The bullfighting industry does generate money, but the profits only end up in the hands of a very small number of people that belong to the bullfighting elite. These ‘rich’ members of the industry, knowing that their business is in recession, do not cut their own profits, but instead ask for public money to cover a large proportion of their expenses. Bullfighting activities are heavily subsidised in Spain by all levels of the Government. It has been estimated that over 530 million euros of taxpayers’ money is destined to the pro-bullfighting industry per year in Spain2.
Many aspects of the industry receive subsidies, including: bullfighting schools, bullfighting fan clubs, breeding and slaughtering of bullfighting bulls, purchase of bulls for popular fiestas, promotion and marketing schemes for bullfighting, payments by public television for the broadcasting rights of bullfights, pro-bullfighting museums and many more. All these subsidies take money away from serious social problems such as access to public health, education, infrastructures, the elderly, public safety, social housing and so on.
In order to gauge the popularity of bullfighting it’s important to look at independent polls of the general population. Each poll conducted has shown that an overwhelming majority of Spanish and French people are not interested in bullfighting. There are now 50 towns and cities in Spain and France that have declared themselves anti-bullfighting. This serves as a reflection of the growing unpopularity of bullfighting and that bullfighting supporters are in a minority who are losing support every year.3
The bullfighting industry often cites that bullfighting brings in important revenue to local towns and regions. It is, however, important to remember that tourists will visit Spain with or without bullfighting: tourists don’t go to Spain in order to specifically watch a bullfight. In fact, due to the modern concept of ‘ethical travelling’, more tourists are more likely to visit Spain, Portugal or the South of France when bullfighting no longer exists there.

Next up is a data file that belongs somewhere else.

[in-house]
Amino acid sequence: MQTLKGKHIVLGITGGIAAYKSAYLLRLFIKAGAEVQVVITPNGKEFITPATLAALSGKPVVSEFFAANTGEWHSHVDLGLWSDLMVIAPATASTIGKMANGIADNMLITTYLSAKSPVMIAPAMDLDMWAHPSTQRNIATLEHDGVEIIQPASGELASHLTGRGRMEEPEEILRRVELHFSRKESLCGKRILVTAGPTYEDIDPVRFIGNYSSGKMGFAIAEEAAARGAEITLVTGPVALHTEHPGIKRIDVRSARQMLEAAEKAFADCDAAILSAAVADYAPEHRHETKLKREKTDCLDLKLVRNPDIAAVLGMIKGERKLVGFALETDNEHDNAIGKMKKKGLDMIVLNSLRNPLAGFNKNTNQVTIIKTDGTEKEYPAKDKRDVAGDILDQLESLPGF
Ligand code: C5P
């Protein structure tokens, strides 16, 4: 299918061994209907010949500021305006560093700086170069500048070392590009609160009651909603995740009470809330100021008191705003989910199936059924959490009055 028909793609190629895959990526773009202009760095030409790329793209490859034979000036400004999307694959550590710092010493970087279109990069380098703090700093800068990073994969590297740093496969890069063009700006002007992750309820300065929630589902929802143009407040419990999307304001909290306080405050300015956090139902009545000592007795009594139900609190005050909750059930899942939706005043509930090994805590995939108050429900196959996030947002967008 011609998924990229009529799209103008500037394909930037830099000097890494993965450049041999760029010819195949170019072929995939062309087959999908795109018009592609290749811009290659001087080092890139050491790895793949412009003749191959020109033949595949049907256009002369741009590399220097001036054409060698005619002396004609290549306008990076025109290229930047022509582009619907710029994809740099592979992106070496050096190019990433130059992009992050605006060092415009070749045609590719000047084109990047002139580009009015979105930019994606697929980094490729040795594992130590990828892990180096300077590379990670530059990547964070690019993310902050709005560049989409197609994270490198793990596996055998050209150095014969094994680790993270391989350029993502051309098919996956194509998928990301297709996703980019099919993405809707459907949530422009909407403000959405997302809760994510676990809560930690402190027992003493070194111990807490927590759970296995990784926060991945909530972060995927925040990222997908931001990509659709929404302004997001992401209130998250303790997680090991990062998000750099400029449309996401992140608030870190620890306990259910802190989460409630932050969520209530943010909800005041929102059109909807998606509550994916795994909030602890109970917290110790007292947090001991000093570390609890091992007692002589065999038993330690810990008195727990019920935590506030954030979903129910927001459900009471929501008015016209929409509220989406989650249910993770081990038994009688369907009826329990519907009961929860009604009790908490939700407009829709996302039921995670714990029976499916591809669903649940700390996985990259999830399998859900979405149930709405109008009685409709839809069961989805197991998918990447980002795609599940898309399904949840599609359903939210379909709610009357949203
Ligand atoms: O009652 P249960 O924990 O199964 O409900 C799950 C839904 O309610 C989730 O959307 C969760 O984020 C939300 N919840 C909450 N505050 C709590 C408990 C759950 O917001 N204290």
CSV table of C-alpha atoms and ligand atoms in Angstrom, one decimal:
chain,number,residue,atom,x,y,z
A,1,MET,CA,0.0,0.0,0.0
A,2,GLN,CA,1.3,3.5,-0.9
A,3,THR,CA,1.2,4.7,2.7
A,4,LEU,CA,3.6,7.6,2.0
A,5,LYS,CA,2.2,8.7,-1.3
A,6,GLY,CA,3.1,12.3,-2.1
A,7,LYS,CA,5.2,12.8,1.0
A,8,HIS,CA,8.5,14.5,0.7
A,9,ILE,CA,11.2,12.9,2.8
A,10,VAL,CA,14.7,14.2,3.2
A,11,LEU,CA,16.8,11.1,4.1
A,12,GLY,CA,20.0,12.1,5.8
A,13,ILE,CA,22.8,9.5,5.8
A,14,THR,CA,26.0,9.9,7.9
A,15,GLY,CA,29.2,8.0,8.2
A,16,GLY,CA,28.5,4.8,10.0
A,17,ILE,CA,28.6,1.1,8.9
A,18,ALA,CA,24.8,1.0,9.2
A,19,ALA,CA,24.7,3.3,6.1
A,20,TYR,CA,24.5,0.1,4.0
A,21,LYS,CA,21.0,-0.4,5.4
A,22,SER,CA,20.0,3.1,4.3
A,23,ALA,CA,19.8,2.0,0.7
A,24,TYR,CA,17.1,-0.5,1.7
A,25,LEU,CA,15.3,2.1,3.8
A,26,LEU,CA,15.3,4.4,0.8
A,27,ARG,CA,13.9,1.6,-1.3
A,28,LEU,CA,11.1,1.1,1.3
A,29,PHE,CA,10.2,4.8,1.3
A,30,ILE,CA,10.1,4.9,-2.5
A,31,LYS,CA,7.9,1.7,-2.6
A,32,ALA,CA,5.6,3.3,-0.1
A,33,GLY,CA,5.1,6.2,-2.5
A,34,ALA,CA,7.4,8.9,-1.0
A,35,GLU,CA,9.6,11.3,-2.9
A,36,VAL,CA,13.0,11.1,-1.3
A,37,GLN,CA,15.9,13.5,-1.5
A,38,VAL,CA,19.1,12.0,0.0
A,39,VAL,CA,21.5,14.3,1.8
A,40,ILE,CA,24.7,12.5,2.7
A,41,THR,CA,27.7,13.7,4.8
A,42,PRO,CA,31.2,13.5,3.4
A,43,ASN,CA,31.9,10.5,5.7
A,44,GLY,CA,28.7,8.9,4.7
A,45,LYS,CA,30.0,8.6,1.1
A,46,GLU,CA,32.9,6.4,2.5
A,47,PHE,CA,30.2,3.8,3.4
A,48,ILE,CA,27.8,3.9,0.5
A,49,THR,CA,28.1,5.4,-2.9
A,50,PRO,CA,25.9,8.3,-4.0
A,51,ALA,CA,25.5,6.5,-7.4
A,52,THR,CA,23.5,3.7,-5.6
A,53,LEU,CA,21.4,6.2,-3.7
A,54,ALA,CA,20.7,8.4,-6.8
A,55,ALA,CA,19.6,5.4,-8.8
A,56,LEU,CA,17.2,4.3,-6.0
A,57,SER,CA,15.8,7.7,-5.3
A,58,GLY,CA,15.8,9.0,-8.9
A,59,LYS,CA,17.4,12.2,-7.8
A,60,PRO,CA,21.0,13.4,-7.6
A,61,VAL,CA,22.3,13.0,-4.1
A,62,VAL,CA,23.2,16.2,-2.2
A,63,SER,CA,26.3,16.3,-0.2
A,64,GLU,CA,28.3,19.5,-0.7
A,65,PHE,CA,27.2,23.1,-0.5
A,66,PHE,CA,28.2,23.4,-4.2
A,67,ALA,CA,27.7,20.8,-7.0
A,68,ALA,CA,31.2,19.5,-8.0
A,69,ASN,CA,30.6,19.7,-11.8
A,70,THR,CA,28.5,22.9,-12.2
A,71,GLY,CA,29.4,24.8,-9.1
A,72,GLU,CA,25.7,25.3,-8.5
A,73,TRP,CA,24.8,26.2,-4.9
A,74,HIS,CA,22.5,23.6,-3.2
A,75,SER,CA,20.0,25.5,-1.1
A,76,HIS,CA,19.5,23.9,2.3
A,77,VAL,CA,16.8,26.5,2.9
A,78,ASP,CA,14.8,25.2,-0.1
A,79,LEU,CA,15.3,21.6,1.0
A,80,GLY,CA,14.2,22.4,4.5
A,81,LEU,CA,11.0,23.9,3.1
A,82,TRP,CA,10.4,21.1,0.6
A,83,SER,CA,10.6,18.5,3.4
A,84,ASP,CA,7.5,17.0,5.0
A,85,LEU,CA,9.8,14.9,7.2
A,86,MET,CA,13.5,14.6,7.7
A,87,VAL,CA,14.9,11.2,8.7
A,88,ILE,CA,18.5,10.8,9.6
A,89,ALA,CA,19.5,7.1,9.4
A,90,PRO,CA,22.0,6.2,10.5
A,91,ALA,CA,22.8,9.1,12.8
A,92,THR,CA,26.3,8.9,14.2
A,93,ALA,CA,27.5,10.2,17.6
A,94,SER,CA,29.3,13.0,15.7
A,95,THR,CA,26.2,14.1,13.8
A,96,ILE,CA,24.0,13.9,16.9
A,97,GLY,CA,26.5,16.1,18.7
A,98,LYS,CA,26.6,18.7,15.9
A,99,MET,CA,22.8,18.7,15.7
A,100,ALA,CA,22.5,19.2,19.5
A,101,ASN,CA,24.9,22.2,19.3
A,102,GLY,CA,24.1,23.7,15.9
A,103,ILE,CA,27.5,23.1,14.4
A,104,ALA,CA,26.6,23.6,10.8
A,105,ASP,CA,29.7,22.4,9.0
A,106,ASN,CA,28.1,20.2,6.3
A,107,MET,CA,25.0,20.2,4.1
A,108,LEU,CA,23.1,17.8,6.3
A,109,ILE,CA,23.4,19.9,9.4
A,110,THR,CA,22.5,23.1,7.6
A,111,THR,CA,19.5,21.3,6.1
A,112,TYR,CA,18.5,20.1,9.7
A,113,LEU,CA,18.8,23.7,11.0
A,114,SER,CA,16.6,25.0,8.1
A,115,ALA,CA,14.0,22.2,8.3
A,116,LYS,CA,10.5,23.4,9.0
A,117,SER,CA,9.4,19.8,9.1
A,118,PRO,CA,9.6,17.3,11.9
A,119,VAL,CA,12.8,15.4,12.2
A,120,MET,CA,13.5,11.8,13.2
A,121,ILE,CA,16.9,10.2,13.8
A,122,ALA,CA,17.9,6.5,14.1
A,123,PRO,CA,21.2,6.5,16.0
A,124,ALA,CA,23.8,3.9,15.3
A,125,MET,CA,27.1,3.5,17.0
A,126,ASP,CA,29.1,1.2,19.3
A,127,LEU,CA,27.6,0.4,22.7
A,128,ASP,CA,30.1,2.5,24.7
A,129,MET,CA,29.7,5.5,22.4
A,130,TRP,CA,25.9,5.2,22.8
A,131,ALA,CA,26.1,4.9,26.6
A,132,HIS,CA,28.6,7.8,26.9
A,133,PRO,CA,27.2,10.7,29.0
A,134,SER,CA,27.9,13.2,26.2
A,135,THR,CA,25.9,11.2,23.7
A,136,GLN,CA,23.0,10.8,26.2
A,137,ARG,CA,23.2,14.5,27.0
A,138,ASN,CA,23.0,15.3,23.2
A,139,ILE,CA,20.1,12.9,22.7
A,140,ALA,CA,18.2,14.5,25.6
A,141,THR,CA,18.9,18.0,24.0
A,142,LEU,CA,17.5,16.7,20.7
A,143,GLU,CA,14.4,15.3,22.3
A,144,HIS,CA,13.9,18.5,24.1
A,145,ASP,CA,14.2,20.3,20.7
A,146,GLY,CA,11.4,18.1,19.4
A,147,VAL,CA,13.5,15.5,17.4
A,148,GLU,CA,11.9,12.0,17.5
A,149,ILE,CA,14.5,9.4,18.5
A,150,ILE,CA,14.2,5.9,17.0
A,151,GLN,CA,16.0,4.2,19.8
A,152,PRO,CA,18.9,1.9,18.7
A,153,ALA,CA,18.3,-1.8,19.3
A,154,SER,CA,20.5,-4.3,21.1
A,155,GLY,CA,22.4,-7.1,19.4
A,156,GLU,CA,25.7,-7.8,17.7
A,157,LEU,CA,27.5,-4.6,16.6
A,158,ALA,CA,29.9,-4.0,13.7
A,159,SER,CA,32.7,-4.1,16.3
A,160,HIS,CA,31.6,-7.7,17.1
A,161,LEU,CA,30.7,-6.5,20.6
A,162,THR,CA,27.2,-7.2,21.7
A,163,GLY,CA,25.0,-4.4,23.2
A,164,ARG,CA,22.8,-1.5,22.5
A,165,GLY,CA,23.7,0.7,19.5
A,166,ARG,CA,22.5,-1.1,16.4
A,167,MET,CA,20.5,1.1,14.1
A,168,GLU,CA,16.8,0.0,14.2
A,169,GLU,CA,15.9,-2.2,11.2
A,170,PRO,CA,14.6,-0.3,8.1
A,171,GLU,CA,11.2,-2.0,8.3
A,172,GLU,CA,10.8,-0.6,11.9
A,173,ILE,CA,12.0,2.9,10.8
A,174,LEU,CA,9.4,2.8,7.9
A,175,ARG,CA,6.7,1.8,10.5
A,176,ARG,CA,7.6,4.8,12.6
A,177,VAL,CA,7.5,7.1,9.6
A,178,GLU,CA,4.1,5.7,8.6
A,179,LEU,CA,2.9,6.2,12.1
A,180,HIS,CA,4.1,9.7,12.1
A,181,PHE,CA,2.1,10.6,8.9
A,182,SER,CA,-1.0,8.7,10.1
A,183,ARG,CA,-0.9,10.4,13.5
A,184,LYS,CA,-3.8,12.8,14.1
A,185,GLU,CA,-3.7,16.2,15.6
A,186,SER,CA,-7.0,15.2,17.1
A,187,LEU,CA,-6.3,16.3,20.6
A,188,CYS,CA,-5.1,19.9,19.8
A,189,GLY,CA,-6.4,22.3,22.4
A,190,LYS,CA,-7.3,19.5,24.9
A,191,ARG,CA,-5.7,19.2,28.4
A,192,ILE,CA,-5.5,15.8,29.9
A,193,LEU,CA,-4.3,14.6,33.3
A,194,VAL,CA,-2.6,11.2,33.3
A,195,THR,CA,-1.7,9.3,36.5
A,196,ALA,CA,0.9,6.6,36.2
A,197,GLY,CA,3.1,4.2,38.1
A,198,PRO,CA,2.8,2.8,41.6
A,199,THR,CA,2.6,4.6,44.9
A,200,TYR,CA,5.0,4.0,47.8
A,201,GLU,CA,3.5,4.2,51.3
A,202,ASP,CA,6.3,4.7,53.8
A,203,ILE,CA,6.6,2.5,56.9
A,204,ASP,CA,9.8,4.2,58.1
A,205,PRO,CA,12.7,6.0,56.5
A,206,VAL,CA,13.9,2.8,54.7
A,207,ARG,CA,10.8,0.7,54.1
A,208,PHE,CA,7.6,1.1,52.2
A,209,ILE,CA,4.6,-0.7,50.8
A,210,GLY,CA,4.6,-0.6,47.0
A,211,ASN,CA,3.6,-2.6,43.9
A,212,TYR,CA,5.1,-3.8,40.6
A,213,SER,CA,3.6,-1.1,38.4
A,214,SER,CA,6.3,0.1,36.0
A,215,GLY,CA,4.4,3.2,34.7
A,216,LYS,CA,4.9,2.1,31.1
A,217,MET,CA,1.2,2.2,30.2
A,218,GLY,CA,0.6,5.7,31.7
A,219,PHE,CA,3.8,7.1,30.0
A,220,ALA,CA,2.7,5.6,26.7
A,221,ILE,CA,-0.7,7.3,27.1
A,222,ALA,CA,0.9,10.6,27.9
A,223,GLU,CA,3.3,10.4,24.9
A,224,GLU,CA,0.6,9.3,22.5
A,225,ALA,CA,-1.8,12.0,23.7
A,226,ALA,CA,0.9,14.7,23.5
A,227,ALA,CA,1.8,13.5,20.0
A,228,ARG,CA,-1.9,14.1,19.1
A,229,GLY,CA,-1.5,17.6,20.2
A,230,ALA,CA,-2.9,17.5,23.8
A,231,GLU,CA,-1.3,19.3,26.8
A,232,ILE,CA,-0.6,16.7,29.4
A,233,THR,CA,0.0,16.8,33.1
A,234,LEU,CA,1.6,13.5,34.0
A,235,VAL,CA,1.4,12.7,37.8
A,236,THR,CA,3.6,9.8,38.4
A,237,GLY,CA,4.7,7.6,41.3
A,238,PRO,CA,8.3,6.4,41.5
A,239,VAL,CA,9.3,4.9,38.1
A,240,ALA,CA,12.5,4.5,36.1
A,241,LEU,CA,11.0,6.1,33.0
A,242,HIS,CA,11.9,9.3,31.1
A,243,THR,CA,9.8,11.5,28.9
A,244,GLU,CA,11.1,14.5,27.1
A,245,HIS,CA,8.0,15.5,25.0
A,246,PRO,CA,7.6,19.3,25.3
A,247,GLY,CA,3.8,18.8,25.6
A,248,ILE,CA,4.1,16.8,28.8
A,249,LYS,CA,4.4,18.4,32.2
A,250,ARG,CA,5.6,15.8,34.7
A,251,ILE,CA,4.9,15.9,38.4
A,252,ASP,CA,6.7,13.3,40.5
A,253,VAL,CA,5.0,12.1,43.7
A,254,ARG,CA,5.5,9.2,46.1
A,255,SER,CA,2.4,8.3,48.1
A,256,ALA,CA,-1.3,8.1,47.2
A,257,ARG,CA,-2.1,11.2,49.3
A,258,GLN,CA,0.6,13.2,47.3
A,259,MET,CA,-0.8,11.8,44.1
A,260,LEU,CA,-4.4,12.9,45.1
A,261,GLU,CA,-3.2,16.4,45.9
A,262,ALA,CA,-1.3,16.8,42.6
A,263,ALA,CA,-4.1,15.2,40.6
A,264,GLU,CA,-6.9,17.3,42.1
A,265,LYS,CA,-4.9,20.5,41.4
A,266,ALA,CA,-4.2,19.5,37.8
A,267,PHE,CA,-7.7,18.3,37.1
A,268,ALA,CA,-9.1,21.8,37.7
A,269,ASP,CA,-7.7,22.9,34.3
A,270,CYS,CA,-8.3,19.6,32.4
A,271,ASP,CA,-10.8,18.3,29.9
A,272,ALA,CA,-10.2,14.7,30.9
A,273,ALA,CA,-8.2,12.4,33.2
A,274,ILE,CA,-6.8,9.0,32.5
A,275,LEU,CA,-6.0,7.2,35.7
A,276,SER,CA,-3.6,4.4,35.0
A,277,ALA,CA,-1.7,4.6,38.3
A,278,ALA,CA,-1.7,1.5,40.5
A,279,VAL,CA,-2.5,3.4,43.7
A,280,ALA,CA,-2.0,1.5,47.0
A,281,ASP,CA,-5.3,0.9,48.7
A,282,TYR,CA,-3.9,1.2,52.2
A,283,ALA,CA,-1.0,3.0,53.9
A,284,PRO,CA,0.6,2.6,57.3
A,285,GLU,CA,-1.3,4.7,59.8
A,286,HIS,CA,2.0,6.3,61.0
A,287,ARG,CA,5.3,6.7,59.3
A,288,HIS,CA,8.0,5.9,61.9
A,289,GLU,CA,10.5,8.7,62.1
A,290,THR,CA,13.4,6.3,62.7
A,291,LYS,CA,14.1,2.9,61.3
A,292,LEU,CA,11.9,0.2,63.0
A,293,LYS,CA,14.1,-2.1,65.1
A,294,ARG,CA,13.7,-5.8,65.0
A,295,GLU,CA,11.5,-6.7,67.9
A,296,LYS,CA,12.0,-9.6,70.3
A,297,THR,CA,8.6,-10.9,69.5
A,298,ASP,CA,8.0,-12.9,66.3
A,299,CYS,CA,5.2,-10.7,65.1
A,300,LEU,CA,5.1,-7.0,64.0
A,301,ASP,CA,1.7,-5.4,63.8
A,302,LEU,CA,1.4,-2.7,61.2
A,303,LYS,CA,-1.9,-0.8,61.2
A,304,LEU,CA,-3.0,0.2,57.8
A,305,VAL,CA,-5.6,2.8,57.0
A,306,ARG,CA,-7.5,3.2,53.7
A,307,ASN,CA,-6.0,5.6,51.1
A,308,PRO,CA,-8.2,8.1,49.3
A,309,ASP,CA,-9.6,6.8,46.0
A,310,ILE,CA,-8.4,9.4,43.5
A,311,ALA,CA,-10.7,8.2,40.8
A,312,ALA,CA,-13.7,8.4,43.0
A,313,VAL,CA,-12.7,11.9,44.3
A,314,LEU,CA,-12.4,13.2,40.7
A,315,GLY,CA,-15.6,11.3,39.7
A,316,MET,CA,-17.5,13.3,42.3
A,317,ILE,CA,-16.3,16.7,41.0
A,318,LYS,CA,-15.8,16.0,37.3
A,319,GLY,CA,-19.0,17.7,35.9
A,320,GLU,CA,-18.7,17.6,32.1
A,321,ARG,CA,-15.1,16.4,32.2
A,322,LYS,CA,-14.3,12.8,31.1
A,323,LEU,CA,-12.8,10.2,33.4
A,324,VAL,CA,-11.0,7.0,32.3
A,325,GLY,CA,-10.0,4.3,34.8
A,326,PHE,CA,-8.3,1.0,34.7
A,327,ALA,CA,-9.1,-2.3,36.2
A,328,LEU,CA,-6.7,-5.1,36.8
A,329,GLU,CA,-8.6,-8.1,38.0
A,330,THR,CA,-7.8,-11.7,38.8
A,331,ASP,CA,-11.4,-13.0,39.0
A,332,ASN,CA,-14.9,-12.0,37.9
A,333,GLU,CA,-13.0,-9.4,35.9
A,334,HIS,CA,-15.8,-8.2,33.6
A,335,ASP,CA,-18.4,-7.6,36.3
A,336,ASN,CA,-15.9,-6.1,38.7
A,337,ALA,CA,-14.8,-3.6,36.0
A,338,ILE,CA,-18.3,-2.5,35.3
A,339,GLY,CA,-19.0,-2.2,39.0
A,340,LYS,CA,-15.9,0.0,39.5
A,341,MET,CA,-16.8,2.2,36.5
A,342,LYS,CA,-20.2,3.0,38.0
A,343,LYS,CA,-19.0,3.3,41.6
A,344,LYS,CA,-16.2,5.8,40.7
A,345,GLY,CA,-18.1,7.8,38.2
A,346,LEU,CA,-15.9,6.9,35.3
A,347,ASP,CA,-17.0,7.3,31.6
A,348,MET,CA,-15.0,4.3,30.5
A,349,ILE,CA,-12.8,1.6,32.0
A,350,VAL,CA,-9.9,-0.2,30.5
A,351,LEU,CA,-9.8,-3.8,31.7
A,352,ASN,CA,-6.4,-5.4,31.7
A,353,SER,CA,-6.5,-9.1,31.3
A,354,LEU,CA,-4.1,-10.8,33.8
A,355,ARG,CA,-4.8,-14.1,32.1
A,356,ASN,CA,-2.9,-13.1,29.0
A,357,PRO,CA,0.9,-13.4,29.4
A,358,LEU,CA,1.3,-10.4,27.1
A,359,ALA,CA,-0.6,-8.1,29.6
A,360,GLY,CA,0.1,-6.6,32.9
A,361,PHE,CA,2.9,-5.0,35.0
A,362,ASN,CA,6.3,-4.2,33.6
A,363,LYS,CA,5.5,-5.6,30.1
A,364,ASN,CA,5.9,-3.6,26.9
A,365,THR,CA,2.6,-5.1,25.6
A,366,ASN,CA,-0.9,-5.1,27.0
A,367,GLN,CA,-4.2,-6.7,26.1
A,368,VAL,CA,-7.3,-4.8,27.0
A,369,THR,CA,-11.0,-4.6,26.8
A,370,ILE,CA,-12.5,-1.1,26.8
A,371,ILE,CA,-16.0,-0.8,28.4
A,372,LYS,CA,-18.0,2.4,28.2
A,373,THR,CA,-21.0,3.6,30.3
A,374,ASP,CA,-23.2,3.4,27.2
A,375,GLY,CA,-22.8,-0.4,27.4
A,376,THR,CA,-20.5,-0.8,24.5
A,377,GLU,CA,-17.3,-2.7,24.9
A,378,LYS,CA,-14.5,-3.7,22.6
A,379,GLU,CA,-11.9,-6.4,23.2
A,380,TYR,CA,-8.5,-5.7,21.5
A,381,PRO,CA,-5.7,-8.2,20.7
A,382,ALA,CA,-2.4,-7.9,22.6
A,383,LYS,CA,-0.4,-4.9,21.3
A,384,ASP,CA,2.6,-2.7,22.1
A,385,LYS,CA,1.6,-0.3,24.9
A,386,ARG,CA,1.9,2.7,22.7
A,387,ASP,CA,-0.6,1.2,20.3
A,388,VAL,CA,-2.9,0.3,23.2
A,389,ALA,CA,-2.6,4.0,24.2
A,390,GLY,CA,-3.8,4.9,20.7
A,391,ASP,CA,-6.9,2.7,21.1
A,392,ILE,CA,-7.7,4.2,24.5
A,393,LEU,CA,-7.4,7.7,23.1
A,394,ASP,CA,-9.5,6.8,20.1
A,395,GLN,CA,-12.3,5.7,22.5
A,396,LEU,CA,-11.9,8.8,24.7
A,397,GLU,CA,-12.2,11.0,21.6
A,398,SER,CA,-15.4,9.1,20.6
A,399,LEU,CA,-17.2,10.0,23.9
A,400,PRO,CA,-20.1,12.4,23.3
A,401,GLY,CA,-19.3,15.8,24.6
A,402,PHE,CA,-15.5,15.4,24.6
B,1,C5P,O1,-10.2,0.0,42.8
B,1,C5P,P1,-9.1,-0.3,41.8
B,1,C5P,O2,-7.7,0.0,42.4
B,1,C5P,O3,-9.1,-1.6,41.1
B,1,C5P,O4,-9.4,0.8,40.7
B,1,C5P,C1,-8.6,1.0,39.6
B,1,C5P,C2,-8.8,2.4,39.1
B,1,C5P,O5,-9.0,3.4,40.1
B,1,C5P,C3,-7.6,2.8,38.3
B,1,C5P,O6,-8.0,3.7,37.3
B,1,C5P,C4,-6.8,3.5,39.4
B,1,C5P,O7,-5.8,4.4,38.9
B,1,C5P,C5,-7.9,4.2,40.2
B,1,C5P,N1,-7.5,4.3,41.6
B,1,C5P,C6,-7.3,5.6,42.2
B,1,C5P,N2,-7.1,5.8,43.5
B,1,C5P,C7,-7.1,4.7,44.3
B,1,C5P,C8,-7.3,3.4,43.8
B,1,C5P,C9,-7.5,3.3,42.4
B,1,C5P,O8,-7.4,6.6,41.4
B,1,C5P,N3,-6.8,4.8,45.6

Attending a bullfight out of curiosity and never wanting to return is a common phenomenon amongst tourists, which certainly does not strengthen the industry’s claims that bullfighting is popular.
The bullfighting industry often cites the number of ‘seats sold’ as an indicator to the popularity of their activity. They ignore the fact that many of these seats are used by the same people many times, either by people who have season tickets (which are the majority of the tickets sold), or by those ‘aficionados’ who travel from town to town to attend bullfights. The industry itself no longer hides the fact they have an ‘attendance crisis’.
The EU subsidises the breeding of fighting bulls in extensive systems. Breeders receive 220 Euros per bull per year on top of national subsidies. (Debt in the Afternoon, The Guardian, 12th May 2008)
1* El mundo del toro defenderá la Fiesta en el Parlamento Europeo’, ABC, 22 February 2008
2* Stop Our Shame, Spain (www.stopourshame.com)
3* A 2006 Gallup poll showed that just over 7% of Spaniards consider themselves bullfighting fans and that 82% of Spaniards between 15 and 24 years of age are not interested in bullfighting at all.
The bullfighting industry claims:
‘Noble and brave, the bull grows in combat and in the bullring exercises its bravery. The bullfighting bull exists because the fiesta exists. If bullfighting is banned, a cultural patrimony with tradition in Spain, France, Portugal and Latin America will be irreversibly mutilated.’
The facts are:
Human societies and cultures change over time. Social and cultural practices once considered acceptable no longer have a place in modern European society. If human or animal welfare is compromised, tradition is no longer an important factor when considering whether a practice should be banned or not.
Our knowledge of the psychological and physical welfare of animals has vastly improved during the last 100 years. The way bulls are treated during bullfights is contrary to the values of animal welfare usual in any modern society. We now know that bulls – like other mammals – are sentient beings capable of feeling pain and suffering. The claims that the bull grows in combat and in fact enjoys being tortured and killed in a bullring defy reason.